Update: A spokesperson for Activision has refuted allegations that Toys For Bob's pivot towards supporting Call Of Duty: Warzone had resulted in mass layoffs, as suggested by one former employee.
"Reports of layoffs at Toys For Bob are incorrect," the spokesperson told PC Gamer via email. "There has not been a reduction in personnel recently at the studio. The development team is operating fully and has a number of full-time job openings at this time. The studio is excited to continue supporting Crash Bandicoot 4: It’s About Time, and more recently provide additional development support to Call of Duty: Warzone.”
Original story: Toys For Bob, the developer behind Activision's recent remakes of Spyro and Crash Bandicoot and brand new platformer Crash 4, has been enlisted to keep the Call of Duty: Warzone war machine running.
The 3D platformer veteran broke the news on Instagram and Twitter this week, announcing that it will now be working on supporting Season 3 (opens in new tab) of Activision's battle royale. This marks the second time this year the publisher has turned a throwback studio into a support house, having previously repositioned Tony Hawk's Pro Skater 1+2 developer Vicarious Visions into a full-time Blizzard support studio (opens in new tab).
The post doesn't clarify whether TFB has similarly been moved away from its own projects entirely. But that does appear to be the case according to former character artist Nicholas Cole (opens in new tab) who, when asked whether TFB was "only doing Call of Duty games now", responded with a simple "yep". Cole also suggested that there were layoffs in the transition to Warzone development, although Activision said that's not the case.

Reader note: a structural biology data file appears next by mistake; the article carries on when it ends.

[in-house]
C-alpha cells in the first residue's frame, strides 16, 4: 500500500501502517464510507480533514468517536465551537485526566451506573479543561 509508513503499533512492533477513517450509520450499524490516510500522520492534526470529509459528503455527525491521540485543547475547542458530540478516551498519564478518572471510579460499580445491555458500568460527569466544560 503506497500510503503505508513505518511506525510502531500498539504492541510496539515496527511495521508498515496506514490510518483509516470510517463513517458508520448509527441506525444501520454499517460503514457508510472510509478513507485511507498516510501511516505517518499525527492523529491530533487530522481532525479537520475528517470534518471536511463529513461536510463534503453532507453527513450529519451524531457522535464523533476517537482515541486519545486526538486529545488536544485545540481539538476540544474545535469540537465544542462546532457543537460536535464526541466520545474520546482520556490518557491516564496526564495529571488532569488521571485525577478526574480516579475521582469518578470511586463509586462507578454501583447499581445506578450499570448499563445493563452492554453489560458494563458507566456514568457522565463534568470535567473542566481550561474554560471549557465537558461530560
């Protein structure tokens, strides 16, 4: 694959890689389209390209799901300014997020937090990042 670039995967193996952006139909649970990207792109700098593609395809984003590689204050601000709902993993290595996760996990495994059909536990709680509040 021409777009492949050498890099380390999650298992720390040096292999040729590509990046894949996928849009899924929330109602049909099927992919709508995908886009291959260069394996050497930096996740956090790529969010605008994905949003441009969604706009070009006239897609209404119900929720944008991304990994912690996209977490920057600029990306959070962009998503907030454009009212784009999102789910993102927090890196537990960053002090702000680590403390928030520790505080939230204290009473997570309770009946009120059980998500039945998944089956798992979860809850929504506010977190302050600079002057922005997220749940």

Same! Altho everyone I interfaced with and worked along was let go, I’m very glad it’s not a totally shutteringApril 30, 2021
Activision has since clarified that no such layoffs took place, that the studio is "operating fully" and actively hiring for continued support on Crash 4 and Call of Duty: Warzone.
Toys For Bob's work on throwback platformers was critically acclaimed, and the Crash Bandicoot N. Sane Trilogy sold over 10 million copies as of Activision's 2019 end-of-year results (opens in new tab). But that's chump change compared to Warzone, which recently passed over 100 million players (opens in new tab). It makes sense that Activision would want to put more staff into its cash cow to help reduce the game's glitches (opens in new tab) and fend off a cheating epidemic (opens in new tab).
But like Vicarious Visions before it, it's a little sad to see Activision back away from its tremendous remastering efforts. Toys For Bob proved it could make good platforms, VV doing the same for arcade skateboarding games. It's a shame that neither will be given the space to push that talent further.